Social Security

The ILO actively promotes policies and provides assistance to countries to help extend adequate levels of social protection to all members of society. Social security involves access to healthcare and income security, particularly in cases of old age, unemployment, sickness, invalidity, work injury, maternity or loss of a main income earner.

Today in most Arab states, social security schemes tend to focus on the provision of pensions while other risks, such as unemployment, maternity or sickness are not or only partly covered. Some pension insurance schemes face challenges in terms of effectiveness, equity, sustainability and governance, while large portions of the population remain out of the scope of coverage. Most social insurance systems cater to public and formal private sector workers with long-term contracts, excluding other categories of workers. High rates of informality, low female labour market participation rates and high levels of unemployment further contribute to low coverage.

Another concern is access to affordable quality healthcare for the population. Non-contributory social security schemes, such as social assistance schemes, tend to be fragmented and weakly coordinated with contributory schemes.
 
Pensions, unemployment protection and maternity protection are three important policy areas in the Arab region. The ILO has assisted Bahrain to develop an unemployment insurance scheme and is working with other Arab states to develop similar schemes.

Jordan, in 2010, adopted a maternity insurance scheme proposed
by the ILO that shifted the responsibility for funding women’s 
salaries during their maternity leave from individual employers to social insurance. In Jordan, the ILO is also working on pension reform and the development of a national Social Protection Floor. The ILO has supported Saudi Arabia with a financial assessment and the drafting of new legislation to assist the unemployed. In addition to supporting pension reform, an ILO review addressed the introduction of universal healthcare in Lebanon through a study of policy options, a survey of Lebanese households, and a comprehensive report presenting a costing study for the consideration of the tripartite partners. In Bahrain, Kuwait and Oman, the ILO collected, produced and published internationally comparable data through the ILO’s Social Security Inquiry.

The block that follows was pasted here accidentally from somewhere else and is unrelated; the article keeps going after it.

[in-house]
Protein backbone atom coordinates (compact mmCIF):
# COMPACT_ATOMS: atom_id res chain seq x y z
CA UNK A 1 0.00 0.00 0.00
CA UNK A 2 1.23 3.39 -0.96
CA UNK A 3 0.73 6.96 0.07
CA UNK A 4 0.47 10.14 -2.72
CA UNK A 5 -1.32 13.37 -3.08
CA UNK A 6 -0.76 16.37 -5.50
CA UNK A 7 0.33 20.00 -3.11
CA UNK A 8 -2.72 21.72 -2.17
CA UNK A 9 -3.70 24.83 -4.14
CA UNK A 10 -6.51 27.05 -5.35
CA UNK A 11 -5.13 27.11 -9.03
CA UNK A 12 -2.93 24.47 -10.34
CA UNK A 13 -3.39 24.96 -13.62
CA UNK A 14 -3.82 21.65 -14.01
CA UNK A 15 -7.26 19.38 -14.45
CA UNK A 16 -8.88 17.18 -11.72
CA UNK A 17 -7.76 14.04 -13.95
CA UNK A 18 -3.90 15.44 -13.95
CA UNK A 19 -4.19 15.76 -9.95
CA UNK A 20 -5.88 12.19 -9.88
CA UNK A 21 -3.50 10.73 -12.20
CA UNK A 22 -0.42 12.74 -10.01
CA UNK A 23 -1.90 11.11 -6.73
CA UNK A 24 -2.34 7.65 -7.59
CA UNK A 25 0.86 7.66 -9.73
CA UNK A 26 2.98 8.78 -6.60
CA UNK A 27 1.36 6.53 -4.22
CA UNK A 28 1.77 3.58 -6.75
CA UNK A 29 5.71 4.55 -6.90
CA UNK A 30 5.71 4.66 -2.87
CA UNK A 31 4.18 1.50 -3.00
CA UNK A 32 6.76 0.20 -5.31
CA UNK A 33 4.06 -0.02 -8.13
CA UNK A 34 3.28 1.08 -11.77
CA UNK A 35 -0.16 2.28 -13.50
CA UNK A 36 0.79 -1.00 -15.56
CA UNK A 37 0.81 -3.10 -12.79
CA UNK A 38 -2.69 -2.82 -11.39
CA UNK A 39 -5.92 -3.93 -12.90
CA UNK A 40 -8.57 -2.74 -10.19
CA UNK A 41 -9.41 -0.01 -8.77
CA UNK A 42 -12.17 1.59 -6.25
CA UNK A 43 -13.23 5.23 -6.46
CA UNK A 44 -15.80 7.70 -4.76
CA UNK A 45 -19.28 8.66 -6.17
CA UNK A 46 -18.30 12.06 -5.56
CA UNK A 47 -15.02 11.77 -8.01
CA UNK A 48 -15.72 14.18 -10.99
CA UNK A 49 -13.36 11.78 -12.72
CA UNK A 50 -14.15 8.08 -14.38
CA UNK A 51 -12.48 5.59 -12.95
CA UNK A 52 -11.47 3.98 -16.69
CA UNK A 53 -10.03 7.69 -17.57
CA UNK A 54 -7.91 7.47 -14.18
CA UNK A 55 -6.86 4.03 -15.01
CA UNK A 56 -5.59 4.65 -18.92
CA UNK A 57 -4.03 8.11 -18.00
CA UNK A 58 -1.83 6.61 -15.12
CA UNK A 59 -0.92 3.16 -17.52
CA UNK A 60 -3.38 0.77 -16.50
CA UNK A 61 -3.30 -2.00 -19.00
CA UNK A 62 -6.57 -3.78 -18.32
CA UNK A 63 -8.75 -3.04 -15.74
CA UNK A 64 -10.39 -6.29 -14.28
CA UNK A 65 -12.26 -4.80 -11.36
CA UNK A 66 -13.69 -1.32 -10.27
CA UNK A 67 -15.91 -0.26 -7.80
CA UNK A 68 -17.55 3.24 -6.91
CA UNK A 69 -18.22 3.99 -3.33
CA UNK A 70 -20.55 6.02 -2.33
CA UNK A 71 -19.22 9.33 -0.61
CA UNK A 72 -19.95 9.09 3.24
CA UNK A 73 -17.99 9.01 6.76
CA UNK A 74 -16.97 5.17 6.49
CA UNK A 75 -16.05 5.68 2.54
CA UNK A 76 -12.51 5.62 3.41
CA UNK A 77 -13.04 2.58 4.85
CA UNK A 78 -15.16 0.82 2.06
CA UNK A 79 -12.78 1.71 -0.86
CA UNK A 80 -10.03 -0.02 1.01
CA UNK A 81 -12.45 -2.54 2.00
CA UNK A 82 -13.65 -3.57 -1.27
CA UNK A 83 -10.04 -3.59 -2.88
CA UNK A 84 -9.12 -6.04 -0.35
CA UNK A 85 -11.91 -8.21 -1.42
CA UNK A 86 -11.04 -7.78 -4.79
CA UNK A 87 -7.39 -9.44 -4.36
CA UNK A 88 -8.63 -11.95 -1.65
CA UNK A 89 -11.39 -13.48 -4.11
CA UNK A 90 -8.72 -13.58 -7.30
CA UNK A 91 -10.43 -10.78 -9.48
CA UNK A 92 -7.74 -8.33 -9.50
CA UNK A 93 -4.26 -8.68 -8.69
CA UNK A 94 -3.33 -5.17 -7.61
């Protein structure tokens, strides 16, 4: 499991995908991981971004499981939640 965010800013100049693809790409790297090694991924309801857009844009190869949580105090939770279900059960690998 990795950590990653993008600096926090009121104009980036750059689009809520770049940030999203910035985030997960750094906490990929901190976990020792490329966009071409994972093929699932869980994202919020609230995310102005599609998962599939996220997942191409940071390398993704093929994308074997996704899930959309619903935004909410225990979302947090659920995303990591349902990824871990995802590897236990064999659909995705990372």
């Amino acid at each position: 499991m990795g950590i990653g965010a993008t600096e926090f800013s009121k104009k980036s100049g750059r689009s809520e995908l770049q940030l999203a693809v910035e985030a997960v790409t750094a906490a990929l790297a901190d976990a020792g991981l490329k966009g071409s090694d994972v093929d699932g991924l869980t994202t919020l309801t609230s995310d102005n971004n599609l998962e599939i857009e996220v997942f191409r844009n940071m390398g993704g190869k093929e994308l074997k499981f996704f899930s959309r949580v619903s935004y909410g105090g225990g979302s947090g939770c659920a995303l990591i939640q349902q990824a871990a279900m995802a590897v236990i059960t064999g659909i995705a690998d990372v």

The Social Protection Floor  

The Social Protection Floor (SPF) is a global social policy concept that promotes nationally defined strategies for the provision of a minimum level of access to essential services and income security
for all. The concept was, in 2009, established to cover access to essential services such as water and sanitation, health, education and income security. It was endorsed by the UN System, which charged the ILO and the World Health Organization as lead agencies for the promotion of the Social Protection Floor.

Following the introduction of the SPF, the ILO Regional Office for the Arab states presented the challenges to building adequate social protection systems in the region at the Arab Employment Forum. There is a growing recognition that the yields of economic growth need to be distributed in a more effective and equitable way in order to foster broad-based and sustainable economic and social development, and that more effective protection from poverty is indispensable. The uprisings of 2011 have been partially attributed
to a perception of social injustice. Social security programmes must be developed to contribute to enhancing income security, education and health outcomes, just as they have done in other countries.